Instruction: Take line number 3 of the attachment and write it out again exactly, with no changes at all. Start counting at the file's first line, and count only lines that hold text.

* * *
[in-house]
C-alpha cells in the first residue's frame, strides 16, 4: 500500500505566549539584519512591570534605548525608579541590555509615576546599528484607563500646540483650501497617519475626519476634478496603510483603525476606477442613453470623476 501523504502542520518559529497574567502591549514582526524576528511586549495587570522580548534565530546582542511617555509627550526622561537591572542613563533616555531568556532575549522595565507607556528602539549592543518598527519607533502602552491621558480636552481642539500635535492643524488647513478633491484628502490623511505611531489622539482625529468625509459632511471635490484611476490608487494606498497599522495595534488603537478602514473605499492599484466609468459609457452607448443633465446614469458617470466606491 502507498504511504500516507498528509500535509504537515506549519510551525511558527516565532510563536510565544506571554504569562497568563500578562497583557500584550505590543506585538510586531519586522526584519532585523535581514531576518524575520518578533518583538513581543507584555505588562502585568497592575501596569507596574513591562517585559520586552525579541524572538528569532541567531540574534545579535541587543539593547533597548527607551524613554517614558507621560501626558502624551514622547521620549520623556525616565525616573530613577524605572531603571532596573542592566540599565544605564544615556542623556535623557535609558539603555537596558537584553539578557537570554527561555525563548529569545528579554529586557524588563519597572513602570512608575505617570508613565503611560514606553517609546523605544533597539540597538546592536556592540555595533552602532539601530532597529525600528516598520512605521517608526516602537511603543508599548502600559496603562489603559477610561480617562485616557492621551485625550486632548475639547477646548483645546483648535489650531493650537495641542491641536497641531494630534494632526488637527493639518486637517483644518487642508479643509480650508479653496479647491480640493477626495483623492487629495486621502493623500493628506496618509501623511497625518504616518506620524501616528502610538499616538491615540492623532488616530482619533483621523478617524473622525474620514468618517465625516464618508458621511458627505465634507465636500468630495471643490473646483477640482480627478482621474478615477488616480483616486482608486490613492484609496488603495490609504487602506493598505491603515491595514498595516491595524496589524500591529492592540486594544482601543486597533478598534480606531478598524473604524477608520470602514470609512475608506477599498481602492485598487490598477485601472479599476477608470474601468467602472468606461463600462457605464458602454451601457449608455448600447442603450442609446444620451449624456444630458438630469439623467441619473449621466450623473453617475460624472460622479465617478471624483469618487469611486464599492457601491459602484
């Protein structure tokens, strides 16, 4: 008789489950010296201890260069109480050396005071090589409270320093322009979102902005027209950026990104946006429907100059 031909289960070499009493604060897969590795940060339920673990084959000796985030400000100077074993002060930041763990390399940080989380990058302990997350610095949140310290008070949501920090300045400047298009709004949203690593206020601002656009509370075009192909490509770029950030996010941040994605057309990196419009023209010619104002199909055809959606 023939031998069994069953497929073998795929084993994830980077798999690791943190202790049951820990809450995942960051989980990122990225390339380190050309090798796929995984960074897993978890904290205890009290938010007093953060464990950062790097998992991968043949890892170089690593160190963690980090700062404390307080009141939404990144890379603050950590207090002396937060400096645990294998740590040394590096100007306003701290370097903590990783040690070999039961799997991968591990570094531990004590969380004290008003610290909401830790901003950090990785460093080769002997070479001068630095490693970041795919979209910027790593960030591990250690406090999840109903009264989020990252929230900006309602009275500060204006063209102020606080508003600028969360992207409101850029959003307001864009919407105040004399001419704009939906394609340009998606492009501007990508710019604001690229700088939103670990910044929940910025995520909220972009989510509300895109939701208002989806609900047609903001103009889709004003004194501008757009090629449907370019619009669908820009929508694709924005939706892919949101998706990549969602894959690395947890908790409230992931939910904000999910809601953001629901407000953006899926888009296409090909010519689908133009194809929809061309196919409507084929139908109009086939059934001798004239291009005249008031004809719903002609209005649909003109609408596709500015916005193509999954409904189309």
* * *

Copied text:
């Protein structure tokens, strides 16, 4: 008789489950010296201890260069109480050396005071090589409270320093322009979102902005027209950026990104946006429907100059 031909289960070499009493604060897969590795940060339920673990084959000796985030400000100077074993002060930041763990390399940080989380990058302990997350610095949140310290008070949501920090300045400047298009709004949203690593206020601002656009509370075009192909490509770029950030996010941040994605057309990196419009023209010619104002199909055809959606 023939031998069994069953497929073998795929084993994830980077798999690791943190202790049951820990809450995942960051989980990122990225390339380190050309090798796929995984960074897993978890904290205890009290938010007093953060464990950062790097998992991968043949890892170089690593160190963690980090700062404390307080009141939404990144890379603050950590207090002396937060400096645990294998740590040394590096100007306003701290370097903590990783040690070999039961799997991968591990570094531990004590969380004290008003610290909401830790901003950090990785460093080769002997070479001068630095490693970041795919979209910027790593960030591990250690406090999840109903009264989020990252929230900006309602009275500060204006063209102020606080508003600028969360992207409101850029959003307001864009919407105040004399001419704009939906394609340009998606492009501007990508710019604001690229700088939103670990910044929940910025995520909220972009989510509300895109939701208002989806609900047609903001103009889709004003004194501008757009090629449907370019619009669908820009929508694709924005939706892919949101998706990549969602894959690395947890908790409230992931939910904000999910809601953001629901407000953006899926888009296409090909010519689908133009194809929809061309196919409507084929139908109009086939059934001798004239291009005249008031004809719903002609209005649909003109609408596709500015916005193509999954409904189309």